This will give rise to questions among students that will further reveal the incongruence of the teacher’s knowledge. The teacher will make contradictory statements, and disorganize the class even more.
The last resort of such a teacher is mostly to scold the students and stop them from asking further questions. But this reduces the respect that they have for the teacher. And without respect, it will be difficult to manage the class.
Teachers should ensure they go the extra mile to understand a topic themselves before approaching the class. The teacher should know beyond the few subtopics they will be covering in each lesson because good students are expected to ask questions.
3. Wrong method of teaching
Every time an inappropriate teaching method is chosen for a topic it naturally results in a disorganized class. The effect of a wrong teaching method is similar to that of insufficient knowledge of the subject matter— it makes the students’ comprehension difficult.
For instance, when a biology teacher uses a demonstration method to explain reproduction to students, however serious the teacher tries to be, the class will be full of laughter and chatter.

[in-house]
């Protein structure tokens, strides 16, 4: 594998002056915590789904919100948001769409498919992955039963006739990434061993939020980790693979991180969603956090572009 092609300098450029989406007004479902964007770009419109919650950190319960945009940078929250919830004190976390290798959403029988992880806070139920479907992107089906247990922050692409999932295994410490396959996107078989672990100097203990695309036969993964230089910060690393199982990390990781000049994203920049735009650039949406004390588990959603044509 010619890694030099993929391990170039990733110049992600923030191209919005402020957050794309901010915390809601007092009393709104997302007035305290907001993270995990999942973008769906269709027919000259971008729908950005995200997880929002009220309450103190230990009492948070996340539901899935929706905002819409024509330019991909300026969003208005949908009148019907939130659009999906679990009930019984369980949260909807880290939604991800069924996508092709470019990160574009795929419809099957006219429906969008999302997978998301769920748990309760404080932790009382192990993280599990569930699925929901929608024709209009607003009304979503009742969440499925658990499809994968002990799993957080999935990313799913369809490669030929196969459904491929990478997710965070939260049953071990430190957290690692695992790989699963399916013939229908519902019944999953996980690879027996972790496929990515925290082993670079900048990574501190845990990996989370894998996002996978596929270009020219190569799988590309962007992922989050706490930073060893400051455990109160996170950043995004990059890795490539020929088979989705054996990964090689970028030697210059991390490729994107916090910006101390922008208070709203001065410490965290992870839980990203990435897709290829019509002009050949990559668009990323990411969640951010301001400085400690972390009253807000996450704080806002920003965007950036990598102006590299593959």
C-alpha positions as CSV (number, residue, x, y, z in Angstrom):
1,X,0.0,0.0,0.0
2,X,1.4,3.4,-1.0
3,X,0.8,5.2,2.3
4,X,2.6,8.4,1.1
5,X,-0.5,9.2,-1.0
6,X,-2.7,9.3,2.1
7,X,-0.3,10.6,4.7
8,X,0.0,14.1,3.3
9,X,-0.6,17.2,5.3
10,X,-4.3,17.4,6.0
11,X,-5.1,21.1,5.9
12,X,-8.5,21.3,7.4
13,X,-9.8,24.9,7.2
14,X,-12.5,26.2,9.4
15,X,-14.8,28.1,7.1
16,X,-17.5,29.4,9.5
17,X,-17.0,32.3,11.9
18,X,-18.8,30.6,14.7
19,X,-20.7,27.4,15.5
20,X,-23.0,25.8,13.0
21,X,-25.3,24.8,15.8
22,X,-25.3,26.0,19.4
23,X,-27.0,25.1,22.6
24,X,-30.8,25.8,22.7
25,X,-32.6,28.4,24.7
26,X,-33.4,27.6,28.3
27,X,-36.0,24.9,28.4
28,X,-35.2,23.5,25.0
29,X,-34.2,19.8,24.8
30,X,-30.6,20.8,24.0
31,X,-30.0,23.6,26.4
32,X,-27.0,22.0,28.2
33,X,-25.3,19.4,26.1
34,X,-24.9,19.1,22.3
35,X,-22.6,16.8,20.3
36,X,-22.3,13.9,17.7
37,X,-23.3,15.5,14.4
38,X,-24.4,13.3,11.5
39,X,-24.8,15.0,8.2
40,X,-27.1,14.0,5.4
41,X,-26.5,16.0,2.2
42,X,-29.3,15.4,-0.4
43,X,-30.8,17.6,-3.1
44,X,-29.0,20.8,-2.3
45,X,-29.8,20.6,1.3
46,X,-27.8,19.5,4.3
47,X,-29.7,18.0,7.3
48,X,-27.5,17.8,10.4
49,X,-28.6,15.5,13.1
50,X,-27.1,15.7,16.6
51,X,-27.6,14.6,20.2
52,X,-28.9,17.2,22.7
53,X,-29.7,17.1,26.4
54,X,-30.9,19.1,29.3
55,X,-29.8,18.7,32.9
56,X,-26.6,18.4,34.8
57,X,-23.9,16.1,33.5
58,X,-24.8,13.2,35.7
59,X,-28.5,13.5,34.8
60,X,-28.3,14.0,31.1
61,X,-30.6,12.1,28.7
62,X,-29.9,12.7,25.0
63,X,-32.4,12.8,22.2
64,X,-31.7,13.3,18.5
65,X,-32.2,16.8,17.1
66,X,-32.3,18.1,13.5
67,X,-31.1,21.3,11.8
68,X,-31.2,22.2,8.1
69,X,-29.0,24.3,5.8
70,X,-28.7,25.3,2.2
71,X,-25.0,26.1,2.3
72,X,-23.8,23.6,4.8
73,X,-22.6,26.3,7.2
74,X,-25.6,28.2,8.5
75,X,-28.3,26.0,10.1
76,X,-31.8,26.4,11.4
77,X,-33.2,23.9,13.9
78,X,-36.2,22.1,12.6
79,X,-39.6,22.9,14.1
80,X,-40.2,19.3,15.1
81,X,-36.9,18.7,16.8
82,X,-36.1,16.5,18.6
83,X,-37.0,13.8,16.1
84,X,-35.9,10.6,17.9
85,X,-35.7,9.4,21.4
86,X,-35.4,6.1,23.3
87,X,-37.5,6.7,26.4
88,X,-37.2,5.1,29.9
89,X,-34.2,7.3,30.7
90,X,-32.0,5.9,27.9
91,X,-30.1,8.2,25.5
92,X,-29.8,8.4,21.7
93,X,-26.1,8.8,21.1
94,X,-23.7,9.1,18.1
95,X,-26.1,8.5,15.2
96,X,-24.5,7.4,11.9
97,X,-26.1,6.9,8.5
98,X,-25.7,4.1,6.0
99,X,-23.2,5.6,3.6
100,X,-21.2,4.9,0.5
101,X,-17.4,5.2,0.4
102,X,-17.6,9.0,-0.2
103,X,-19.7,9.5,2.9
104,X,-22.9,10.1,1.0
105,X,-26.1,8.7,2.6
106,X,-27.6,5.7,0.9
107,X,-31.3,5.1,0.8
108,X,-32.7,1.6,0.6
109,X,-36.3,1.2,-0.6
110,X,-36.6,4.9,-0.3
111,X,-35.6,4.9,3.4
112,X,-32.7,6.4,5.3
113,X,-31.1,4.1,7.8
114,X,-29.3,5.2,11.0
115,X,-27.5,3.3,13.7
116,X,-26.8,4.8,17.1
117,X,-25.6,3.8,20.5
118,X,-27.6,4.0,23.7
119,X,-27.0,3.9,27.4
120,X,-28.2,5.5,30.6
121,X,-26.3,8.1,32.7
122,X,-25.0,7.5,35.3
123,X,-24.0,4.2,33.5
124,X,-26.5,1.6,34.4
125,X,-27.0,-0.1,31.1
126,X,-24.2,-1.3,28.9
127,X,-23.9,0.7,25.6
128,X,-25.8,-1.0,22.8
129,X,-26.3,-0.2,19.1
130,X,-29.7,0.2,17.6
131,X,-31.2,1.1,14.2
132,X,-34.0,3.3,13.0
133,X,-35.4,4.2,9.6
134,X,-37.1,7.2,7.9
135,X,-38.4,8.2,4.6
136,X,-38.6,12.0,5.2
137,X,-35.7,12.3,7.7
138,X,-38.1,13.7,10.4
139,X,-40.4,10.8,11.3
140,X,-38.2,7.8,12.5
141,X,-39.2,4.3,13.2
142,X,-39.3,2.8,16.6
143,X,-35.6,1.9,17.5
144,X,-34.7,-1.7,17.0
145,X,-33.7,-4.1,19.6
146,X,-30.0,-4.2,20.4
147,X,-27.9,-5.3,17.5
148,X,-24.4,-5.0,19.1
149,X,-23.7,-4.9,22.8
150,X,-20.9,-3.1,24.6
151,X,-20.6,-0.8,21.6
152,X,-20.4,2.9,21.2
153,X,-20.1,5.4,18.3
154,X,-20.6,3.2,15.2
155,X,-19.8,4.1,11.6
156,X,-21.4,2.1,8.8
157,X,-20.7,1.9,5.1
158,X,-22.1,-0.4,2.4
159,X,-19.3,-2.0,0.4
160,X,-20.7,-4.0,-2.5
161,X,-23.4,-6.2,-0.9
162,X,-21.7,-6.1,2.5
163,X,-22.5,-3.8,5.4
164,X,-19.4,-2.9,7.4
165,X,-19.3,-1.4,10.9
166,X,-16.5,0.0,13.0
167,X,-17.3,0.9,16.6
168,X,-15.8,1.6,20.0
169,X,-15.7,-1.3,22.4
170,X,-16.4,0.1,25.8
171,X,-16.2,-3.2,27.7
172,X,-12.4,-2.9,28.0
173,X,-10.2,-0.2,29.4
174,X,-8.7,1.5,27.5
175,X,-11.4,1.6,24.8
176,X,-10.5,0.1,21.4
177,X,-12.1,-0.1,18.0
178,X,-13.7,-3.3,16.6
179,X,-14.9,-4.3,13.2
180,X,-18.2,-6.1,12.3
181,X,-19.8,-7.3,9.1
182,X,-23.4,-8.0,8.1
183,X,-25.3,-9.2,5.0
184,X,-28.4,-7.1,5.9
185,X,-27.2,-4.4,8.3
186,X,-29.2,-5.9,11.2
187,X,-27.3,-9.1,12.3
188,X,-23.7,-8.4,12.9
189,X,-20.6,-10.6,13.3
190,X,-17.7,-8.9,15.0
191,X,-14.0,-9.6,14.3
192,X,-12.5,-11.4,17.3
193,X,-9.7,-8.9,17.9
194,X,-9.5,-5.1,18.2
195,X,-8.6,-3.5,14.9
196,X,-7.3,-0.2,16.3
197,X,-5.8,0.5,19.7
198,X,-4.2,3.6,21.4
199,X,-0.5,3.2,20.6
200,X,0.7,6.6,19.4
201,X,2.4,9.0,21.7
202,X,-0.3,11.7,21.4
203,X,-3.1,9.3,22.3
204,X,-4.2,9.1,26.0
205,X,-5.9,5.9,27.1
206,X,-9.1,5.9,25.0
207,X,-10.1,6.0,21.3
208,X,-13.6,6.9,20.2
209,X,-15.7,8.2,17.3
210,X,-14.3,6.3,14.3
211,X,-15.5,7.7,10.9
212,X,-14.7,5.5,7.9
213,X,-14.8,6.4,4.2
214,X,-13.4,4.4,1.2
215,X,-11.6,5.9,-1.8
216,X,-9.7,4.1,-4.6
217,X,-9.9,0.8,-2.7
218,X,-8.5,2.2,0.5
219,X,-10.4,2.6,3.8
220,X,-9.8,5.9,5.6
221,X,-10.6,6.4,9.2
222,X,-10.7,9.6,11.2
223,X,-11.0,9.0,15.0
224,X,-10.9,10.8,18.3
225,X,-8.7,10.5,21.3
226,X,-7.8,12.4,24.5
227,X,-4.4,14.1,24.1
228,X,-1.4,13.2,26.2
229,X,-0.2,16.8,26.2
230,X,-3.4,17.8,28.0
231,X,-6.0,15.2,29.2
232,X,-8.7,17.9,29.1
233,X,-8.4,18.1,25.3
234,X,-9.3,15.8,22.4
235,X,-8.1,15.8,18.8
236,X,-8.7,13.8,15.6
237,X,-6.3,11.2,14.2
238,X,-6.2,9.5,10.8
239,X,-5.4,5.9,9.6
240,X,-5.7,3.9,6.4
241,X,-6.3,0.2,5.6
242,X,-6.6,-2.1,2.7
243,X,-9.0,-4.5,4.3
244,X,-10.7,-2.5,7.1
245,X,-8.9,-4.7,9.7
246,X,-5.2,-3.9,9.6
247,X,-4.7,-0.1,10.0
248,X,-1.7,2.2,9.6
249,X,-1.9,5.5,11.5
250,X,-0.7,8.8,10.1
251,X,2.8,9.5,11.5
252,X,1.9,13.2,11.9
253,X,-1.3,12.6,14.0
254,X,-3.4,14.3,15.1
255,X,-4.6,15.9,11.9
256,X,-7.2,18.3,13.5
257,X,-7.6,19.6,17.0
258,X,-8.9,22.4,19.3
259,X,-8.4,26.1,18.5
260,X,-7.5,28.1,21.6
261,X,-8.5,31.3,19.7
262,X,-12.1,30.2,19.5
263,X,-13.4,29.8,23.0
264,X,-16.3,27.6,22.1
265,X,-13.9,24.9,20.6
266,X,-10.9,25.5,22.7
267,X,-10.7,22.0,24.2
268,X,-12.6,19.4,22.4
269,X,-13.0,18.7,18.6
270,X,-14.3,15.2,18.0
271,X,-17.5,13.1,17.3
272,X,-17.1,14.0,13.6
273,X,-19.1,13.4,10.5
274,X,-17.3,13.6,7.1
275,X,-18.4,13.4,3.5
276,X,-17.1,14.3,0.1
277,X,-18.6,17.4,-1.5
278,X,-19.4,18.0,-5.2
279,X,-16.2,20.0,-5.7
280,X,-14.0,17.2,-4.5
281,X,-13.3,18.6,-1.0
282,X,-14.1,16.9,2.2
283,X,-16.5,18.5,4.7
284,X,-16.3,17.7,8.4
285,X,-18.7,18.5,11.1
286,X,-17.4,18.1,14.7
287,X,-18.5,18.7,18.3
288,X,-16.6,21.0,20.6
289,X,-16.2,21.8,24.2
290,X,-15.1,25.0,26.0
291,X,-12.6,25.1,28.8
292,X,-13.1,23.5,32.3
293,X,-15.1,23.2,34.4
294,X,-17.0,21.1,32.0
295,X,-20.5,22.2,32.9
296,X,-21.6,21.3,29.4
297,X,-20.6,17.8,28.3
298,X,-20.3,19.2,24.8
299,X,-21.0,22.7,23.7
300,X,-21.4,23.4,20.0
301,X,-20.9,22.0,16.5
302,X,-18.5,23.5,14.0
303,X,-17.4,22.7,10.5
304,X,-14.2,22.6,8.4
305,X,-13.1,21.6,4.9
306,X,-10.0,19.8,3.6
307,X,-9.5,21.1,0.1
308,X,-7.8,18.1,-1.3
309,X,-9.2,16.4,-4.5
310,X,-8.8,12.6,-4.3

Similarly, a chemistry teacher narrating a complex experiment instead of simply performing it for all to see is breeding disorganization.
Teachers when preparing their lesson plans should think through and identify the best teaching method for each topic. They should also identify possible challenges and their solutions after choosing a teaching method.
4. Inappropriate physical environment
When the classroom is not conducive or in a state that opens up the students to distractions, it makes managing the class difficult. This is popular among Nigerian public schools and it is a major problem affecting effective classroom management.
Many classes in government-owned schools do not have desks, chalkboards, or whiteboards and windows. They might even be located close to a busy neighborhood.